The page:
Rob Kurzatkowski, Senior Commodity Analyst


November 6, 2013

Cheap Threads

Wednesday, November 6, 2013

Cotton prices fell to the lowest levels since January on concern that China will be releasing supply from its massive inventories. The reserves are expected to make their way to textile mills in China, which could curb the need for US imports. This could cause domestic supplies of raw Cotton to swell.

Fundamentals

Since 2011, China made strategic purchases to bolster its Cotton supply, which resulted in its reserves swelling to five times their previous levels. China has been hoarding Cotton to aid farmers. Global production has exceeded demand for the fourth consecutive year, but the government there is expected to end its stockpiling program. The Chinese economy is simply not growing fast enough to spur Cotton demand, and the Chinese government wants to encourage farmers to curb their production. During this four-year supply glut, the US and Brazil have adapted and trimmed production, while Chinese farmers have continued to increase production. Industry groups hope that China liquidates excess reserves in an orderly manner, but there is no guarantee that dumping will not occur.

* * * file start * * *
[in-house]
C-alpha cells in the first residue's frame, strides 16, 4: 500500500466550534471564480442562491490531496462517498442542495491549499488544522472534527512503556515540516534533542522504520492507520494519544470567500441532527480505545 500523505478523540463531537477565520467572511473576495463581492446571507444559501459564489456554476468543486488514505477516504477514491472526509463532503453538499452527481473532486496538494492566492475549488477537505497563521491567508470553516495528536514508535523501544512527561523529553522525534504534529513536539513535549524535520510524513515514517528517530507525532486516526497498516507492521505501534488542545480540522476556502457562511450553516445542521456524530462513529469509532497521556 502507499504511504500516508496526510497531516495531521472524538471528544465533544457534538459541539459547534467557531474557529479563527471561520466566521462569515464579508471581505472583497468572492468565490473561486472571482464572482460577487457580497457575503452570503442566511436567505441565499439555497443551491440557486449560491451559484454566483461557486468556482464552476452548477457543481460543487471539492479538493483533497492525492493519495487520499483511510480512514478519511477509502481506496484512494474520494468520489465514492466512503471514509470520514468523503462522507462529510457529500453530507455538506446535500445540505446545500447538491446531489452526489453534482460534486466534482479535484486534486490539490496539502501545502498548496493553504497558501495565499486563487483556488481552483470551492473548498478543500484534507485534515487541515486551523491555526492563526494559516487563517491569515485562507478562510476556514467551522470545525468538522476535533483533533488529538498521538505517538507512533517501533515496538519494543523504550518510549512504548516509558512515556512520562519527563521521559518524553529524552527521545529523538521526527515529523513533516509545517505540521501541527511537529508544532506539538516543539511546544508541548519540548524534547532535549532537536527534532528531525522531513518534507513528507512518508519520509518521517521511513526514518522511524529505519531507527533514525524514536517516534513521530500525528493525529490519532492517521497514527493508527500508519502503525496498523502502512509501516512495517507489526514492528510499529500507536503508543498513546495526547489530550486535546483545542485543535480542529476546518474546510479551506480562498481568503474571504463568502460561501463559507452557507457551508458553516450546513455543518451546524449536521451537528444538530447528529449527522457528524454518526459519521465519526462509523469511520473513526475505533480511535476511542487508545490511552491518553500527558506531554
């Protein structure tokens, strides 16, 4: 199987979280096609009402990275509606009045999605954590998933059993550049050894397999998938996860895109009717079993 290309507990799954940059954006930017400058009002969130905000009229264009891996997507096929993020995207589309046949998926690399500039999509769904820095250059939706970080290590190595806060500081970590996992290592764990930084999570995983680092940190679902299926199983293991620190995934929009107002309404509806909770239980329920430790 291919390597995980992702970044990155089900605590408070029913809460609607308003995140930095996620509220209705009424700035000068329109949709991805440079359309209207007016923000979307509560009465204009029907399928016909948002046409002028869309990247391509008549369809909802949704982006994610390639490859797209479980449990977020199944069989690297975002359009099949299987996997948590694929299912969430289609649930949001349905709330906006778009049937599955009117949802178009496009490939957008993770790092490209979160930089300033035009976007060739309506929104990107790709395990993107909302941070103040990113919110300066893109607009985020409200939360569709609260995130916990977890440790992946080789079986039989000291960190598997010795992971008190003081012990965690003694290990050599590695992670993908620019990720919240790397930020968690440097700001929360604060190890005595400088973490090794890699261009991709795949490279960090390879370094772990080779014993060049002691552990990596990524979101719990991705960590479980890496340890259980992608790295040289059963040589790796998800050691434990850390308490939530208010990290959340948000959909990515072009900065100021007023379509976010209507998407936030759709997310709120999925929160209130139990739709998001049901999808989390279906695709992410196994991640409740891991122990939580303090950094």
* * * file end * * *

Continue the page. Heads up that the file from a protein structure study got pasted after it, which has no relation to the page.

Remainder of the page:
Technical Notes

Turning to the chart, we see the December Cotton contract (CTZ13) trading sharply lower for 12 consecutive sessions before posting a very modest gain yesterday. Prices really accelerated lower after breaking support at the 82.50 level. There is support near the 74.00 and 72.50 levels. Yesterday's price action formed a dragonfly doji with a long lower shadow, which may be foreshadowing a near-term reversal. The RSI is extremely oversold at a minuscule 0.88%. The momentum indicator took a slight turn higher, hinting at a possible near-term reversal, or bounce. groups hope that China liquidates excess reserves in an orderly manner, but there is no guarantee that dumping will not occur.

Rob Kurzatkowski, Senior Commodity Analyst